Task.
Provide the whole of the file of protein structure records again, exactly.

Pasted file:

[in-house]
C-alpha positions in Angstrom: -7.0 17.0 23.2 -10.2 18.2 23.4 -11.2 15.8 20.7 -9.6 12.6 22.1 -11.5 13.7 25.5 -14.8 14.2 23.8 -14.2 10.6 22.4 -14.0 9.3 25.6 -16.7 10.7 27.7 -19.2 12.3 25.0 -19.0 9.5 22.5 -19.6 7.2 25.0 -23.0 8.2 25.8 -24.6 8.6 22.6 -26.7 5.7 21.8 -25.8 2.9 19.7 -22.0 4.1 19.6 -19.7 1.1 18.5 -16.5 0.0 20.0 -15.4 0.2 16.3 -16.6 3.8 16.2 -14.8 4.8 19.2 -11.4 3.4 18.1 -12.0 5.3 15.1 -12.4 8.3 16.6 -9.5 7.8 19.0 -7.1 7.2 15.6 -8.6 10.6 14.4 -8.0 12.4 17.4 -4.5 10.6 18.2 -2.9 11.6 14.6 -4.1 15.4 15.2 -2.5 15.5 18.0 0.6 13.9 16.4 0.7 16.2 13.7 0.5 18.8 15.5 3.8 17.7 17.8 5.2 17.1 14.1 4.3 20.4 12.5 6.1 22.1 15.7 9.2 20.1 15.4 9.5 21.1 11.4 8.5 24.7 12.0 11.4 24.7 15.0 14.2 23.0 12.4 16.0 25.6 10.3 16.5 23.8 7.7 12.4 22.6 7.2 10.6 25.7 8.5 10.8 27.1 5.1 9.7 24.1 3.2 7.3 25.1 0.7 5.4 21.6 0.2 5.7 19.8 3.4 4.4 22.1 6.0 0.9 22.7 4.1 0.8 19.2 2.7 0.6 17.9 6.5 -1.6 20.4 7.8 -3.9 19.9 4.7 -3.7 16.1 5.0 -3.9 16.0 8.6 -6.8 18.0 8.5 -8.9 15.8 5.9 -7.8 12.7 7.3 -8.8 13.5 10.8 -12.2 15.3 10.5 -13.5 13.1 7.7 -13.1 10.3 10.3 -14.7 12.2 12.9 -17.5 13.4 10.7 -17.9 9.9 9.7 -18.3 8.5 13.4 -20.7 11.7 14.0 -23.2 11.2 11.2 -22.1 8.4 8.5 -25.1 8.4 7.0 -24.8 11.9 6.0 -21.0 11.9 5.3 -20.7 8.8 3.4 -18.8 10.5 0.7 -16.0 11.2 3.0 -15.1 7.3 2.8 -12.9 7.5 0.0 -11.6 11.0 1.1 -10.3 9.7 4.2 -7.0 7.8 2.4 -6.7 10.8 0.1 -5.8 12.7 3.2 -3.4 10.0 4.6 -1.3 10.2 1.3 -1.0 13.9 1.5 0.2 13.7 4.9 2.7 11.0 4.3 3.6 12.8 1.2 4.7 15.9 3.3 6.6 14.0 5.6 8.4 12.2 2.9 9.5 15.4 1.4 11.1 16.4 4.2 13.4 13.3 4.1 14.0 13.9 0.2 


[in-house]
C-alpha positions in Angstrom: -7.0 17.0 23.2 -10.2 18.2 23.4 -11.2 15.8 20.7 -9.6 12.6 22.1 -11.5 13.7 25.5 -14.8 14.2 23.8 -14.2 10.6 22.4 -14.0 9.3 25.6 -16.7 10.7 27.7 -19.2 12.3 25.0 -19.0 9.5 22.5 -19.6 7.2 25.0 -23.0 8.2 25.8 -24.6 8.6 22.6 -26.7 5.7 21.8 -25.8 2.9 19.7 -22.0 4.1 19.6 -19.7 1.1 18.5 -16.5 0.0 20.0 -15.4 0.2 16.3 -16.6 3.8 16.2 -14.8 4.8 19.2 -11.4 3.4 18.1 -12.0 5.3 15.1 -12.4 8.3 16.6 -9.5 7.8 19.0 -7.1 7.2 15.6 -8.6 10.6 14.4 -8.0 12.4 17.4 -4.5 10.6 18.2 -2.9 11.6 14.6 -4.1 15.4 15.2 -2.5 15.5 18.0 0.6 13.9 16.4 0.7 16.2 13.7 0.5 18.8 15.5 3.8 17.7 17.8 5.2 17.1 14.1 4.3 20.4 12.5 6.1 22.1 15.7 9.2 20.1 15.4 9.5 21.1 11.4 8.5 24.7 12.0 11.4 24.7 15.0 14.2 23.0 12.4 16.0 25.6 10.3 16.5 23.8 7.7 12.4 22.6 7.2 10.6 25.7 8.5 10.8 27.1 5.1 9.7 24.1 3.2 7.3 25.1 0.7 5.4 21.6 0.2 5.7 19.8 3.4 4.4 22.1 6.0 0.9 22.7 4.1 0.8 19.2 2.7 0.6 17.9 6.5 -1.6 20.4 7.8 -3.9 19.9 4.7 -3.7 16.1 5.0 -3.9 16.0 8.6 -6.8 18.0 8.5 -8.9 15.8 5.9 -7.8 12.7 7.3 -8.8 13.5 10.8 -12.2 15.3 10.5 -13.5 13.1 7.7 -13.1 10.3 10.3 -14.7 12.2 12.9 -17.5 13.4 10.7 -17.9 9.9 9.7 -18.3 8.5 13.4 -20.7 11.7 14.0 -23.2 11.2 11.2 -22.1 8.4 8.5 -25.1 8.4 7.0 -24.8 11.9 6.0 -21.0 11.9 5.3 -20.7 8.8 3.4 -18.8 10.5 0.7 -16.0 11.2 3.0 -15.1 7.3 2.8 -12.9 7.5 0.0 -11.6 11.0 1.1 -10.3 9.7 4.2 -7.0 7.8 2.4 -6.7 10.8 0.1 -5.8 12.7 3.2 -3.4 10.0 4.6 -1.3 10.2 1.3 -1.0 13.9 1.5 0.2 13.7 4.9 2.7 11.0 4.3 3.6 12.8 1.2 4.7 15.9 3.3 6.6 14.0 5.6 8.4 12.2 2.9 9.5 15.4 1.4 11.1 16.4 4.2 13.4 13.3 4.1 14.0 13.9 0.2 